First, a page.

APPENDICES TO THE MINUTES OF EVIDENCE
Memorandum submitted by JKX Oil &
Your letter to Mr Grizenko regarding the FAC's
inquiry into the FCO's promotion of British interests in the Transcaucasus
was passed on to me by our Guildford office.
JKX established its first joint venture here
in Georgia in 1993, some time before the diplomatic presence was
anything more than an occasional visit from the Moscow embassy.
Thankfully, that unsatisfactory arrangement ceased on the arrival
of Stephen Nash and his team as the first British ambassador to
Georgia since Oliver Wardrop in 1921. The good work has continued
under Richard Jenkins and his new team who arrived during 1998.
We have been working closely with representatives
from the US oil company ARCO in some prolonged negotiations with
the Georgian government and this has given us an opportunity to
compare the US diplomatic style with the British one.
The best that can be said of the US style is
that it is firm. However, there are times when I have squirmed
with embarrassment at its heavy handedness. There is also a tendency
to give the Georgians what Uncle Sam believes is good for them,
often very generously, but without listening to hear how it will
be accepted, or even whether it is acceptable.
The Georgians are a proud nation with a history
of statehood and christianity dating back to the third century.
Despite their current predicament, they are quite happy to look
a gift horse in the mouth, particularly if its delivery lacks
any finesse. The British approach, while sustaining a much more
modest presence, appears to have been to get to know the Georgians
better at all levels and understand how to approach them.
Consequently the British are respected and,
on the rare occasions that we have sought diplomatic help, that
help has been valuable and effective as we found at a recent meeting
with the State Minister organised for us and attended by the Ambassador.
Another example of this contrast between the countries has been
their respective efforts on the Petroleum Law and I have summarised
the case history of this in the attached note.
I hope this modest contribution is of use to
your Committee, and if you wish to seek any other information
on the subject, I will be happy to provide it.
CASE STUDY FOR THE HOUSE OF COMMONS FOREIGN
In early 1996 JKX Oil & Gas plc negotiated
four Production Sharing Contracts for petroleum exploration and
production operations onshore and offshore Georgia. These were
approved by Presidential Decree on the understanding that the
Georgian government would present production sharing legislation
to the Georgian parliament as soon as possible. JKX and their
senior Georgian legal advisor subsequently presented the Ministry
of Fuel and Energy with a draft Production Sharing Law.
Meanwhile the US Agency for International Development
(USAID), through their Houston based law consultants Hagler-Bailly,
had successfully imposed an Electricity Privatisation Law on the
ministry, government and parliament with help from a little World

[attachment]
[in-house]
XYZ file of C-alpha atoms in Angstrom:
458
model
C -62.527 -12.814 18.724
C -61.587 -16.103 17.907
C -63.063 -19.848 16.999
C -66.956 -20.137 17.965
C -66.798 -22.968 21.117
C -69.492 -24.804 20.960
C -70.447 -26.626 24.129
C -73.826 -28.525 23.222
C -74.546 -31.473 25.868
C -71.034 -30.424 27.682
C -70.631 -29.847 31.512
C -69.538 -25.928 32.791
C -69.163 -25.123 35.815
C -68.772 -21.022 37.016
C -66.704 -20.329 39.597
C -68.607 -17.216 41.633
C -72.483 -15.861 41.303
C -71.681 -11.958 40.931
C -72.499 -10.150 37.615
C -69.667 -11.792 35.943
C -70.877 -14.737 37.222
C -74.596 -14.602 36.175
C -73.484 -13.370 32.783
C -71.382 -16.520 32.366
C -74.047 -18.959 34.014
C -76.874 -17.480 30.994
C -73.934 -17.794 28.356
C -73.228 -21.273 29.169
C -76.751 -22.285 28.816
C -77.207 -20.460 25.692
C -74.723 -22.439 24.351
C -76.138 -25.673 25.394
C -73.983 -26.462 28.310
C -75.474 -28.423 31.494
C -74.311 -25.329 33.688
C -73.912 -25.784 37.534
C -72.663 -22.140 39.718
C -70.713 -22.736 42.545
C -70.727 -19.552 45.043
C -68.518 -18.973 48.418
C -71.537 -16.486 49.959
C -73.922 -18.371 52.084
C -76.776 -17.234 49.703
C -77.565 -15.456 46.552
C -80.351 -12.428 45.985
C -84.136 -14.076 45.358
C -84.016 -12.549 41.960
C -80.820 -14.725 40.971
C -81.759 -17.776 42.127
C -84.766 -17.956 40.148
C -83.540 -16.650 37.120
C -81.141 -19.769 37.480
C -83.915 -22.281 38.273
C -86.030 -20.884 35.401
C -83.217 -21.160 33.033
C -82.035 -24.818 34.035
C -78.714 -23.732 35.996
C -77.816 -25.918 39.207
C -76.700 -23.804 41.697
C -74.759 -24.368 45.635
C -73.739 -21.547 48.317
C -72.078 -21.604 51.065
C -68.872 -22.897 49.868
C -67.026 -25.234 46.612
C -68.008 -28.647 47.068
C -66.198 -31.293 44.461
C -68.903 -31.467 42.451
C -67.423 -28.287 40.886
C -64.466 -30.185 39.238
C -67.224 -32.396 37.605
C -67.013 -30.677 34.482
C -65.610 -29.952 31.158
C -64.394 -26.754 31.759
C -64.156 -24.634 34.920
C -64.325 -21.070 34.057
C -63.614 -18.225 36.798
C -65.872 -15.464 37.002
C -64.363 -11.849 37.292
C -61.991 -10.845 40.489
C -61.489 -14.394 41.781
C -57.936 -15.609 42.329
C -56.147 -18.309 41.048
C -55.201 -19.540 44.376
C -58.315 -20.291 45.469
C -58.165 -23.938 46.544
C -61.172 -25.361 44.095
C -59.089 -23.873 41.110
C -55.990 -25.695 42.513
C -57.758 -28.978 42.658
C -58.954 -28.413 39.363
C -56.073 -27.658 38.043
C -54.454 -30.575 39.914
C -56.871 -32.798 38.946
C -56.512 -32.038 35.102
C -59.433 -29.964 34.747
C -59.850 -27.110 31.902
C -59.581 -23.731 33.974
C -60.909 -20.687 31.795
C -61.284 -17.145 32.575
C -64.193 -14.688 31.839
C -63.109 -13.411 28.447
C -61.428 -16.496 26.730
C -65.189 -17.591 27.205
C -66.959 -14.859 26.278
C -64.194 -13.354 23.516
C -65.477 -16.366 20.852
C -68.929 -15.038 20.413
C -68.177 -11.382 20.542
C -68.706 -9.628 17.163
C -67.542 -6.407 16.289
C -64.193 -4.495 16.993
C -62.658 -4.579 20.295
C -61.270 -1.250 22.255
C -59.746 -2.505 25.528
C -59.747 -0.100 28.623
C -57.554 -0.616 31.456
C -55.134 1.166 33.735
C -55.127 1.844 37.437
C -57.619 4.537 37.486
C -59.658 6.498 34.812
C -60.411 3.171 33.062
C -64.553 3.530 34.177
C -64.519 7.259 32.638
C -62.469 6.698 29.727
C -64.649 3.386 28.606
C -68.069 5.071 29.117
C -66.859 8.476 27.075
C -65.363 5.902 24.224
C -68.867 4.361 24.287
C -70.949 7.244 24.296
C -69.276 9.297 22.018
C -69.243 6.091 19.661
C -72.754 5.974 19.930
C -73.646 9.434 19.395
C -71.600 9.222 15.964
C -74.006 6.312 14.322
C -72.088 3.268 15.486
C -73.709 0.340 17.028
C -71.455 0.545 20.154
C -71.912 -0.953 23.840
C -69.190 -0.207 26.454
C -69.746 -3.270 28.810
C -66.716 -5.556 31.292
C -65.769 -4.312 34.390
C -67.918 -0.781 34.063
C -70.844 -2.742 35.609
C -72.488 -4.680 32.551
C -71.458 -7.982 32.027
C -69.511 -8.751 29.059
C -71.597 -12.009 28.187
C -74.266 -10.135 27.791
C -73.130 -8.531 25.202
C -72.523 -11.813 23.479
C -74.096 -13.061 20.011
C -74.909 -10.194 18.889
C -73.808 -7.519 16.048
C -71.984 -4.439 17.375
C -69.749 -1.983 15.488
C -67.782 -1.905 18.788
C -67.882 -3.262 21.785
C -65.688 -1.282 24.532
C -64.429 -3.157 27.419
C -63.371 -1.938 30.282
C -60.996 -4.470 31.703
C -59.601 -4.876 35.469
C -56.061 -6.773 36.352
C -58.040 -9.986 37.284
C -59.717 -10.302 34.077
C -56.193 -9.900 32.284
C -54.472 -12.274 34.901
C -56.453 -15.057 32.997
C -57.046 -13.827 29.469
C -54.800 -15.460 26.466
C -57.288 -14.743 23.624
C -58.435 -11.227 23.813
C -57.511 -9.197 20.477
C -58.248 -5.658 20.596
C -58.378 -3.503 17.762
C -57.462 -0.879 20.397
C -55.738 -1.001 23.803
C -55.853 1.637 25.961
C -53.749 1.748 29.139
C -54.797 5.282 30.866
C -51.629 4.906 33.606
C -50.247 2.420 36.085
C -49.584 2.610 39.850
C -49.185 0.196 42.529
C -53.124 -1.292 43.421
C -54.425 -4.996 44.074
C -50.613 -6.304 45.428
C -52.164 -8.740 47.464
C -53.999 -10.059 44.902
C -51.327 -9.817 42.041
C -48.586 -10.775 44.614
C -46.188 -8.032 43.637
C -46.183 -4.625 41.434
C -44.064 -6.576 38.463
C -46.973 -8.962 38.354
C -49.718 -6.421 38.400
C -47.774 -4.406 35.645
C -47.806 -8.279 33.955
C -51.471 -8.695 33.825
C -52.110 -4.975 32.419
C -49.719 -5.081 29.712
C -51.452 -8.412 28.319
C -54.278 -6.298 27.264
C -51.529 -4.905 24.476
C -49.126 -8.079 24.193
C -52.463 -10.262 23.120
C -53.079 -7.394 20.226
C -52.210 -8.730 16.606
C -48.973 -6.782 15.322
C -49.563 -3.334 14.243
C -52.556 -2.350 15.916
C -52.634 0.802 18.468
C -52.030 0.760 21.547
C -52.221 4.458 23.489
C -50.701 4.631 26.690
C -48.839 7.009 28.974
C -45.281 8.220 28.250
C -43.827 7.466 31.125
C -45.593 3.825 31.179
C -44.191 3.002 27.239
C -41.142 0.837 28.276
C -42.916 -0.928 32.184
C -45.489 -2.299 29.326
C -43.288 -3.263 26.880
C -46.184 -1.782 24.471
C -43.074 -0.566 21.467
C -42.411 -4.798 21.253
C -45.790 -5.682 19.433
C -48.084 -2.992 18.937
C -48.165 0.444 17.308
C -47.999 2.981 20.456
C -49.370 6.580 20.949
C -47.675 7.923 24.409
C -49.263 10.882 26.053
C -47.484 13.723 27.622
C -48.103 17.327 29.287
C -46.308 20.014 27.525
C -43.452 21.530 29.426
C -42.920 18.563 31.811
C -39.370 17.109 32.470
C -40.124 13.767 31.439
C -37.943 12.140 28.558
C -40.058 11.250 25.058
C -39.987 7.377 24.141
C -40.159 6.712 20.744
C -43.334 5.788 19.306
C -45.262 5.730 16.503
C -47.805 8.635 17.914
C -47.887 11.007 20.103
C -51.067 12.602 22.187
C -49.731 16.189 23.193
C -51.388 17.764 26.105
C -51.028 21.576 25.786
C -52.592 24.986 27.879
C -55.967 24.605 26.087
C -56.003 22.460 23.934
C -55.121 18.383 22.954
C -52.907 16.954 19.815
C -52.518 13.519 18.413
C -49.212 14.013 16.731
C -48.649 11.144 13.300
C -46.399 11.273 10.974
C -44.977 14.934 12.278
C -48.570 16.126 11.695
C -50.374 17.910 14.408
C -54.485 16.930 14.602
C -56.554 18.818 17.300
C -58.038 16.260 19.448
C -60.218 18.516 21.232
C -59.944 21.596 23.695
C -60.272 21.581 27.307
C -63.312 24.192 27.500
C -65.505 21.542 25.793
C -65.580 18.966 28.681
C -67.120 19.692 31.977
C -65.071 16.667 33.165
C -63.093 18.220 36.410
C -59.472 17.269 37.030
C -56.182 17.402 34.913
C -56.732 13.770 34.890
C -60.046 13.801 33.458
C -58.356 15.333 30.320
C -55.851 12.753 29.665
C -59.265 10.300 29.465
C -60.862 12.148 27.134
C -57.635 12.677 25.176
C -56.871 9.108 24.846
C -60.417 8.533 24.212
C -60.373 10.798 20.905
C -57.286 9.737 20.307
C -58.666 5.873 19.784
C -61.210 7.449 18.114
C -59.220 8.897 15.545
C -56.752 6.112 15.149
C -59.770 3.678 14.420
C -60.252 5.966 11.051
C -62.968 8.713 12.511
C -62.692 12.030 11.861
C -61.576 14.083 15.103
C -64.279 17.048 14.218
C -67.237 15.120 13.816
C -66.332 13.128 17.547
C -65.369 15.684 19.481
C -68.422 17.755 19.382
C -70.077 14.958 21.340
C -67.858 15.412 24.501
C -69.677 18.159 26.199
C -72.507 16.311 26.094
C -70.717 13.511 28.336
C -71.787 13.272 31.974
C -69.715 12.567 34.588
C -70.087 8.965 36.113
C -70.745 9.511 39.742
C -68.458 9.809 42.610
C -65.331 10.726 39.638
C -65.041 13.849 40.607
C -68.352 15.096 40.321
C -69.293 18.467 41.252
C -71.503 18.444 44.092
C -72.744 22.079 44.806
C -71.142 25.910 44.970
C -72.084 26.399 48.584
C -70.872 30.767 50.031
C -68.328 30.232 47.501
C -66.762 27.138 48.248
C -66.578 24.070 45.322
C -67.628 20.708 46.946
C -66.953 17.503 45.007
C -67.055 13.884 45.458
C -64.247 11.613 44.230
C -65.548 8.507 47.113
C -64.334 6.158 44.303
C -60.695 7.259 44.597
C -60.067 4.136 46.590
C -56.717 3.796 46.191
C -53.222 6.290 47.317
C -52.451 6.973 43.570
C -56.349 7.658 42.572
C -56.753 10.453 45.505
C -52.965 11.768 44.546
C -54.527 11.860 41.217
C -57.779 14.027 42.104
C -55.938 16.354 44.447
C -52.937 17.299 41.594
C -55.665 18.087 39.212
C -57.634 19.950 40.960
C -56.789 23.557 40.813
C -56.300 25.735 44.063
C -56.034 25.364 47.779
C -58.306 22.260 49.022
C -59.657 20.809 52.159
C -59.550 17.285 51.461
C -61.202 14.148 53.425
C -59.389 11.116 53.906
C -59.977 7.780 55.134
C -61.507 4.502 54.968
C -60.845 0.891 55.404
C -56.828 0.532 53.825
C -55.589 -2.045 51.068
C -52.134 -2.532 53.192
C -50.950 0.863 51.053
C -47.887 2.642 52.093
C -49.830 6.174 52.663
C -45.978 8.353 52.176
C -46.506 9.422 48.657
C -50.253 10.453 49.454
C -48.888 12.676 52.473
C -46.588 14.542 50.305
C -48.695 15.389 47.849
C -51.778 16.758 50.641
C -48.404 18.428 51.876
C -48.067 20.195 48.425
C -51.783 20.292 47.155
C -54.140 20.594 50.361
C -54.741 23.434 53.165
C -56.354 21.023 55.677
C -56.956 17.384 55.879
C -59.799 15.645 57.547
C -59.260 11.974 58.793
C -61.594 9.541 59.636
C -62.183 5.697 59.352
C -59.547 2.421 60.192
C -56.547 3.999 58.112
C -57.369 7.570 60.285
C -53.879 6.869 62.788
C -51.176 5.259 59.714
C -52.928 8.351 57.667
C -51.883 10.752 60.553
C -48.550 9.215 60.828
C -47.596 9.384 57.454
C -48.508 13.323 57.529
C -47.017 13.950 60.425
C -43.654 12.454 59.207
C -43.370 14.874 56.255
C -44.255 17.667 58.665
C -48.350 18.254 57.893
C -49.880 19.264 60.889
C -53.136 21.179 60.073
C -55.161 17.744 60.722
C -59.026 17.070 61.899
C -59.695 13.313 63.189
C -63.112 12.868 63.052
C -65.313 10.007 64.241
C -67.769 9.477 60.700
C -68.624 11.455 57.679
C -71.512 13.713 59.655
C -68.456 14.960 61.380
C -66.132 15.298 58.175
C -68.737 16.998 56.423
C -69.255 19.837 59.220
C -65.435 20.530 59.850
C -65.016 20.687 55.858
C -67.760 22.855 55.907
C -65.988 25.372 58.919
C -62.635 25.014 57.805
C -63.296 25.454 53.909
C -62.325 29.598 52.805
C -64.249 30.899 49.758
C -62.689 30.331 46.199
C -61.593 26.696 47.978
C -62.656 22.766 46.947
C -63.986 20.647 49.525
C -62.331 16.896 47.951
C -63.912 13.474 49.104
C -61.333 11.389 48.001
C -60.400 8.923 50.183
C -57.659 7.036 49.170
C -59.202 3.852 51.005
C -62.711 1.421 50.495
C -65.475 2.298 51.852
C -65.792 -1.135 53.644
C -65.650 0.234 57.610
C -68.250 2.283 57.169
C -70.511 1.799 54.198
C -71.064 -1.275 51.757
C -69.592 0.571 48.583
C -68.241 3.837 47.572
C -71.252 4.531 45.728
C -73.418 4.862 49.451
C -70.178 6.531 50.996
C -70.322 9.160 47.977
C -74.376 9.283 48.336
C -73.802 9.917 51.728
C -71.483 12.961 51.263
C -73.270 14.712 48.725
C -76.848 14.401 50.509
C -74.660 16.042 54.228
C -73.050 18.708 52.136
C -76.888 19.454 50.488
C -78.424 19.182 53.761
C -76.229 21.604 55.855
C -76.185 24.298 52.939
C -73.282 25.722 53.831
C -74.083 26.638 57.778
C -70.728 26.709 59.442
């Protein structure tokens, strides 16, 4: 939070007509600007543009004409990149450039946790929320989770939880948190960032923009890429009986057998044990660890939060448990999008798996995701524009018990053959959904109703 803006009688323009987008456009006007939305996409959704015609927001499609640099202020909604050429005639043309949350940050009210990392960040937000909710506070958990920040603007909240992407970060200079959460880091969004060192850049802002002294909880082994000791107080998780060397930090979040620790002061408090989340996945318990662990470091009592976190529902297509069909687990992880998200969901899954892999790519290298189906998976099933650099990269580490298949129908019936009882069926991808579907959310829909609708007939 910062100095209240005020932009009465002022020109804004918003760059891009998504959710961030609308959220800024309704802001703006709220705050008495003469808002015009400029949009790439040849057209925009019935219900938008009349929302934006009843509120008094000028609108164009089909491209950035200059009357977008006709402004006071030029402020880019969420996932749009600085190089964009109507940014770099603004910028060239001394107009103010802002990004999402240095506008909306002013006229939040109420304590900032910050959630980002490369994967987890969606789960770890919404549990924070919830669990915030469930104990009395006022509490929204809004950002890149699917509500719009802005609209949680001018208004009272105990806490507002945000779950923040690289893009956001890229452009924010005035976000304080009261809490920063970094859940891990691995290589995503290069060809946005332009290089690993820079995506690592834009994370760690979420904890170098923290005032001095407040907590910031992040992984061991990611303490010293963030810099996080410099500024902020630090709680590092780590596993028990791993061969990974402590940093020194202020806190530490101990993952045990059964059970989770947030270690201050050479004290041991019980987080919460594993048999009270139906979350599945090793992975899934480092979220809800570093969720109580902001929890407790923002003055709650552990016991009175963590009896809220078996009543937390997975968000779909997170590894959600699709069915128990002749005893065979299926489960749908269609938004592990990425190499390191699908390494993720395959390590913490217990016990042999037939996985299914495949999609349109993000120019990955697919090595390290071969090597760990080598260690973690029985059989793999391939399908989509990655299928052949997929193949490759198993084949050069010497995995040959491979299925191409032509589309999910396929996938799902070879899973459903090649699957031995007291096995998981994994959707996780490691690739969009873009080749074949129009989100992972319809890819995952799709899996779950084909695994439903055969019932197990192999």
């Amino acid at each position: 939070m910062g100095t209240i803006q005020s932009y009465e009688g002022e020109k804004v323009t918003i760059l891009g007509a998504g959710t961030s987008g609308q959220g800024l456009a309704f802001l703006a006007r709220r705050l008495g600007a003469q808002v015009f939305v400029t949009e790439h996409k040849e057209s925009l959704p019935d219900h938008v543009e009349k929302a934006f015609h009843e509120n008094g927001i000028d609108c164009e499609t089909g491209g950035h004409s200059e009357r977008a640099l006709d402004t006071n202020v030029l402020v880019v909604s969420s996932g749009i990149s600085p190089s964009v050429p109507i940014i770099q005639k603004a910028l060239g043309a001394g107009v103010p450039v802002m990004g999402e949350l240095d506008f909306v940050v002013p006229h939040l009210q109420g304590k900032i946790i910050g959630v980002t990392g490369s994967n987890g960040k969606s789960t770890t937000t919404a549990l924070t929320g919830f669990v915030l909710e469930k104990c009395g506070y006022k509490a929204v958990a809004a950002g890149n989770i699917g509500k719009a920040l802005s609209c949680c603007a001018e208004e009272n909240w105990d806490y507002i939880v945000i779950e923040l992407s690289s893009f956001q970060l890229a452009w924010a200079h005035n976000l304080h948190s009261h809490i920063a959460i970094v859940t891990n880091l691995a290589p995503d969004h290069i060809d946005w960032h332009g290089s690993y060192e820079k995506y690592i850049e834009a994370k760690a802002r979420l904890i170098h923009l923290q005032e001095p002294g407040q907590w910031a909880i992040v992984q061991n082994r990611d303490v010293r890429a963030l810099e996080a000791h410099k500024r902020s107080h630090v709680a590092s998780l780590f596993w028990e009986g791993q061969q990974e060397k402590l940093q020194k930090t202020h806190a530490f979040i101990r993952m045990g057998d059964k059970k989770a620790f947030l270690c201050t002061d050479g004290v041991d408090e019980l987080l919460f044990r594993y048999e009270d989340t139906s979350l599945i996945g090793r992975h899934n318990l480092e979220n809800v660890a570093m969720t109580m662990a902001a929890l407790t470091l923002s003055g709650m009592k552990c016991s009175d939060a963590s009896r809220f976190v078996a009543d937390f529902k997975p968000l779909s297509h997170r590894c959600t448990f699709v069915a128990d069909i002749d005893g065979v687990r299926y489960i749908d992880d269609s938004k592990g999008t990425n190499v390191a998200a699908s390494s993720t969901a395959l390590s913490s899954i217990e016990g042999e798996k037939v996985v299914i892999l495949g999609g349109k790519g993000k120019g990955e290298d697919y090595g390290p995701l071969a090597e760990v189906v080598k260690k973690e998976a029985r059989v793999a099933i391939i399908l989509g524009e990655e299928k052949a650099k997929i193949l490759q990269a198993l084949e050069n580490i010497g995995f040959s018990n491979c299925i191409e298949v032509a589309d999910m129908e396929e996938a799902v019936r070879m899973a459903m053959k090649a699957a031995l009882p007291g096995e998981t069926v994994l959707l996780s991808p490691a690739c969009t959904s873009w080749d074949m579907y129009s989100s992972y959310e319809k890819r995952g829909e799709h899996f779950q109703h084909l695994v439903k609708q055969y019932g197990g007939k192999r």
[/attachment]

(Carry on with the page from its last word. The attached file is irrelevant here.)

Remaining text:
Bank pressure. While in the Energy Ministry, Hagler-Bailly saw
the embryo petroleum law and an opportunity to continue their
The help took the form of numerous draft laws
delivered by their team of expatriate lawyers. A key part of the
USAID brief was to promote the privatisation of the State Oil
Companydespite its inherent bankruptcy. These drafts were
ignored while the Ministry of Fuel and Energy and the Ministry
of Environment argued over who was going to have ultimate control
of the industryand naturally the income therefrom. This
happy situation (for the lawyers) continued for about a year until
informal discussions between the British Embassy and the oil companies
active in Georgia at the time (the British JKX and Ramco, the
Swiss NPL, and Frontera of the US) led to the dispatch in late
1997 of a 15 strong Georgian delegation to Cheltenham for a two
week symposium on international petroleum legislation and regulation
led by the Oxford based College of Petroleum and Energy Studies.
The delegation consisted of representatives from the two key ministries,
the tax department, parliament, Georgian Oil and GIOC. The Embassy
arranged the visit with the support of the Know How Fund.
Feedback from the symposium was positive, but
Hagler-Bailly, now with World Bank support, continued to press
for their drafts to be adopted. However, the ministries and the
Embassy obtained further Know How Fund support for the dispatch
of one of the experts (Blanche Sas of Denton Hall) to Georgia
with the brief to prepare a new draft of the law from scratch.
It should be noted that it was made clear to everyone that Blanche
Sas's client was the Georgian governmentwith support from
the Know How Fund.
This critical transfer of ownership of the project
from the British to the Georgians ensured that her draft, supported
by some valuable follow-up work in a visit from Professor Alex
Kemp of Aberdeen University, has formed the basis of the draft
law now before parliament.
I would congratulate the Embassy and the Know
How Fund on this success for a fraction of the investment made
by USAID in Hagler-Bailly. Enactment of the Petroleum Law will
be a critical step in legitimising JKX's contracts in Georgia
and will place Georgia well up in the league of countries with
effective petroleum legislation.